On April 7, a federal judge denied the motion of Wyndham Hotels & Resorts, LLC (“Wyndham”) to dismiss a complaint brought by the Federal Trade Commission (“FTC”) for unfair or deceptive acts or practices based on alleged breaches of the property management system used by Wyndham and its franchisees. This was the first time a business has challenged the FTC’s enforcement authority in this area. The ruling affirms the FTC’S authority and allows the agency to move forward with a consideration of potential liability. We previously reported on this case in a Privacy Alert dated December 17, 2013.
The FTC action alleged that franchisor entity Wyndham Hotels & Resorts, along with its affiliates and franchisees, engaged in deceptive practices by misrepresenting that they used “industry standard practices” and “commercially reasonable efforts” to secure the data they collected from their guests, and in “unfair” practices by failing to protect customer data.
Wyndham moved to dismiss the complaint on the grounds that the FTC does not have the authority to assert an unfairness claim in the data security context, that the FTC must promulgate regulations before bringing an unfairness claim, and that the FTC did not sufficiently plead allegations to support its unfairness or deception claim, in part because the hotels operated by franchisees are separate entities for which Wyndham is not legally responsible. The court disagreed with each of Wyndham’s arguments.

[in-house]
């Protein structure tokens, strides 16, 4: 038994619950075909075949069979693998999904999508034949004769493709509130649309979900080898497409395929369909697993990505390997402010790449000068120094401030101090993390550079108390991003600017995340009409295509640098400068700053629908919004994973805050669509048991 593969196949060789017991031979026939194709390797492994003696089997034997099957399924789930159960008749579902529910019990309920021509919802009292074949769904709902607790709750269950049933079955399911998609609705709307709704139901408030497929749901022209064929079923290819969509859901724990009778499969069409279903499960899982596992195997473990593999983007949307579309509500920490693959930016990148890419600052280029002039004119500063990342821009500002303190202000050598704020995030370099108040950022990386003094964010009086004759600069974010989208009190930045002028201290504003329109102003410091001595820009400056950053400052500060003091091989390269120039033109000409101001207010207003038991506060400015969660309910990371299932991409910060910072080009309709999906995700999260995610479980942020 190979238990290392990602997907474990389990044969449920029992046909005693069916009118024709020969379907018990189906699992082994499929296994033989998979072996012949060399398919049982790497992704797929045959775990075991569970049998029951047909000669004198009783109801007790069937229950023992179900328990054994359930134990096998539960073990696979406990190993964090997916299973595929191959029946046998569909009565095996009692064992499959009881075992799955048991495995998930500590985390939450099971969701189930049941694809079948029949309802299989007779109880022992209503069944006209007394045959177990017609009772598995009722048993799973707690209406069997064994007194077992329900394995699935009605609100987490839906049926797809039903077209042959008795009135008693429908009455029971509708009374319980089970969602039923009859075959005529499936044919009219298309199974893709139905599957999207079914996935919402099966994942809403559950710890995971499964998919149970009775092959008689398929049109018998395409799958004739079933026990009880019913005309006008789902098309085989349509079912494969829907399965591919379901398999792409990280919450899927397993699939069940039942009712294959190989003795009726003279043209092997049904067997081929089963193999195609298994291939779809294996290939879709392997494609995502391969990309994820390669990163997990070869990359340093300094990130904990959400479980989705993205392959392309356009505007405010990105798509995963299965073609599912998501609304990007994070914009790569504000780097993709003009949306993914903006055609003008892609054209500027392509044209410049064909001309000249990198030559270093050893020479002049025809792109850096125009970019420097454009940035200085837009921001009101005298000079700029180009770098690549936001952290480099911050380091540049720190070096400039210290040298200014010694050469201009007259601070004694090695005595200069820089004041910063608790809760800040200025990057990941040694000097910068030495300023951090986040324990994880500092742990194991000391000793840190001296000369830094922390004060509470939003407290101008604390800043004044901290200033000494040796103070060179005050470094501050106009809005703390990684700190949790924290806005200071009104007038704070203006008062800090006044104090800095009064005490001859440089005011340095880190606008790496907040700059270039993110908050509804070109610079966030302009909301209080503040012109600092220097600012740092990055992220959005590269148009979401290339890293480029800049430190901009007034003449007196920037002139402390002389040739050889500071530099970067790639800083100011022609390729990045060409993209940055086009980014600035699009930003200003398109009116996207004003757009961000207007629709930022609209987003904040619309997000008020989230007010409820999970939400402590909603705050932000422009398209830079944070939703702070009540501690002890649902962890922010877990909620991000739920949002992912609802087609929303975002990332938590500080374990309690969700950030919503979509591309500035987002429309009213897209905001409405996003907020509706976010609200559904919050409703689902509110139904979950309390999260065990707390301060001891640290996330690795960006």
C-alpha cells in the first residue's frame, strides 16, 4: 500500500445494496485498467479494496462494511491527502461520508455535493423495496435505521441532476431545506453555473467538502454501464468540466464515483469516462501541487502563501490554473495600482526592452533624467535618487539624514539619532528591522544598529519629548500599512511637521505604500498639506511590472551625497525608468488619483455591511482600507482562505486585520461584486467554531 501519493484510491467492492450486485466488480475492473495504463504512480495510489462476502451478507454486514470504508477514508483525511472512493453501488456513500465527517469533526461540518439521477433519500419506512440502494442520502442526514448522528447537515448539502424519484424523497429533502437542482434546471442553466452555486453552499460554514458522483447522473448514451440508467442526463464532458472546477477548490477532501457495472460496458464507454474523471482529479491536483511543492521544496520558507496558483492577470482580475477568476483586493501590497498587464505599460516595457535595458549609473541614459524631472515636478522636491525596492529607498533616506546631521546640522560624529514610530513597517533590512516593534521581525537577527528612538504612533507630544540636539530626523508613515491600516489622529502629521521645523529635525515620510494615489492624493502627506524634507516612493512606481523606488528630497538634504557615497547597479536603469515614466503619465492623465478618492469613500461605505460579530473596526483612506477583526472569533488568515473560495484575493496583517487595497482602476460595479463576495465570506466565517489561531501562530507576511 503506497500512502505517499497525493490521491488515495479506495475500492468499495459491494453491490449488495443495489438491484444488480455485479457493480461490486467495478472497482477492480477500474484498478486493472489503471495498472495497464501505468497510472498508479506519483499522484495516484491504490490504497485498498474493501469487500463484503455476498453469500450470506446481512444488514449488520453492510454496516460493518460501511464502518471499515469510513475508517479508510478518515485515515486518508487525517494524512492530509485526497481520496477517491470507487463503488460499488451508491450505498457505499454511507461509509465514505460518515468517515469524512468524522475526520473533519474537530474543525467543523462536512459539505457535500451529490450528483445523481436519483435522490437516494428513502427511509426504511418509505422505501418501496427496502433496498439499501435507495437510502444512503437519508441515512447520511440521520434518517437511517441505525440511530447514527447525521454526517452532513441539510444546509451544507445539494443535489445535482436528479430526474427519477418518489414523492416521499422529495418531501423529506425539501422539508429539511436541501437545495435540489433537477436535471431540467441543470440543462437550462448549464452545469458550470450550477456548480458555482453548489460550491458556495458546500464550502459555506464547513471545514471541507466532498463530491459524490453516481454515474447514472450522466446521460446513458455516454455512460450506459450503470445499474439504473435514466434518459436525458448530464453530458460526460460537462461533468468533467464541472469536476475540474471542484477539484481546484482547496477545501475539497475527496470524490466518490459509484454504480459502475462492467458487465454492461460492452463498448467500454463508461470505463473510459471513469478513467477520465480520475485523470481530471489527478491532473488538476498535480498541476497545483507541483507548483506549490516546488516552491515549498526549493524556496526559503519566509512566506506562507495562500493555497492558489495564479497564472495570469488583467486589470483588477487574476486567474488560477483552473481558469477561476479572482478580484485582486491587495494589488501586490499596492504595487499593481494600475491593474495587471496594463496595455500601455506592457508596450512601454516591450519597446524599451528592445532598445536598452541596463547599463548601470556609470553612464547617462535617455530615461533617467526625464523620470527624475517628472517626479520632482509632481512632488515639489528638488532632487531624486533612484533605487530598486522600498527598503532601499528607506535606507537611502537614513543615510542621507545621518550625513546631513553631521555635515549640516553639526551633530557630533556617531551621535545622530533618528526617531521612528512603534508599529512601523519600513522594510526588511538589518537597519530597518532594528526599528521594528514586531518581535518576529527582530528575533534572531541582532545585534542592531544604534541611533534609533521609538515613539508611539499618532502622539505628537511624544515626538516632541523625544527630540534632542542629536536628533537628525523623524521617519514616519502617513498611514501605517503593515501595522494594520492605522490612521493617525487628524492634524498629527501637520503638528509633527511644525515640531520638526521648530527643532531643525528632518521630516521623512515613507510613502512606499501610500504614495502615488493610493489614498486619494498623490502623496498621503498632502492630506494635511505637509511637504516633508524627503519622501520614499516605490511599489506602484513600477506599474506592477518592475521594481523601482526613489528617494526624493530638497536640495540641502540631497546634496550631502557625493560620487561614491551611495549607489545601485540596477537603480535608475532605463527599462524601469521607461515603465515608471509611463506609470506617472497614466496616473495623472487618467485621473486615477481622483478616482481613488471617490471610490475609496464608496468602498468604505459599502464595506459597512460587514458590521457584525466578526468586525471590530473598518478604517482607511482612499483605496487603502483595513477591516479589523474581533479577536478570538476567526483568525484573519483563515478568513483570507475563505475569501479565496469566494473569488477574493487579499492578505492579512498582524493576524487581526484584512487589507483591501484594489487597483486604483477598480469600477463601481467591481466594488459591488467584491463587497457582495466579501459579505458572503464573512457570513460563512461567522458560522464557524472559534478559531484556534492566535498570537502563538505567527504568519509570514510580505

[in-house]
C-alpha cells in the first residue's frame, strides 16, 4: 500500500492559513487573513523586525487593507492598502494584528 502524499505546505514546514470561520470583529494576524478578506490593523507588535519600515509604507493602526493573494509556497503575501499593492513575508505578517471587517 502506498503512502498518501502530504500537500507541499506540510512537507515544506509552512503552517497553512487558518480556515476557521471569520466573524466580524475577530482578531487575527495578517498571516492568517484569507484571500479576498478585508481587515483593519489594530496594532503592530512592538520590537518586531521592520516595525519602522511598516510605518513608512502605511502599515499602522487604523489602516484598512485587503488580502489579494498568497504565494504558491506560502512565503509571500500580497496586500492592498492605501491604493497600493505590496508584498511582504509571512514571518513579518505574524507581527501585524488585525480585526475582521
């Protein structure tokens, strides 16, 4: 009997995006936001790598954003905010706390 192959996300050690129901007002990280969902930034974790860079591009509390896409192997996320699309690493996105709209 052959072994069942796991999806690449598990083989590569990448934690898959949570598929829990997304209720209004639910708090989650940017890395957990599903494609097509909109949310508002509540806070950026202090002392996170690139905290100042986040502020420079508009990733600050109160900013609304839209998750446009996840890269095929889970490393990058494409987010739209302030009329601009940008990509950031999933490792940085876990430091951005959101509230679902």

Of particular interest to franchisors is the rejection of Wyndham’s contention that “as a matter of law, it [Wyndham] is necessarily a separate entity from Wyndham-branded hotels,” such that each maintain their own computer networks and engage in separate data collection practices. The court noted that the FTC alleged that Wyndham failed to provide reasonable security for the personal information collected by it and its franchisees, and determined that the allegation was sufficient to withstand a motion to dismiss.
The court made clear that its opinion is not a determination on liability, and that the decision “does not give the FTC a blank check to sustain a lawsuit against every business that has been hacked. Instead the Court denies a motion to dismiss given the allegations in this complaint.” However, the opinion clearly supports further enforcement actions by the FTC in the data privacy and security areas. It also illustrates the difficulty franchisors may have in separating their liability for data security snafus from that of their franchisees, particularly when the franchisor exercises some control, and the franchisor and franchisees share a network or are otherwise susceptible to breaches of each other’s systems. In addition, this case serves as a reminder that businesses should carefully consider what they state in their website privacy policies relative to data security.
We will continue to monitor this case as it proceeds.
If you have any questions about this client alert, please contact Michael Cohen or Maisa Frank.
This article is provided for general informational purposes only and should not be construed as legal advice or legal opinion on any specific facts or circumstances. You are urged to consult a lawyer concerning any specific legal questions you may have.
Gray Plant Mooty is recognized as one of the leading corporate law firms in Minnesota and one of the top franchise firms in the world. Our roots go back to 1866. Today, we are a full-service firm with nearly 180 attorneys and offices in Minneapolis and St. Cloud, Minnesota; Washington, D.C.; and Fargo, North Dakota.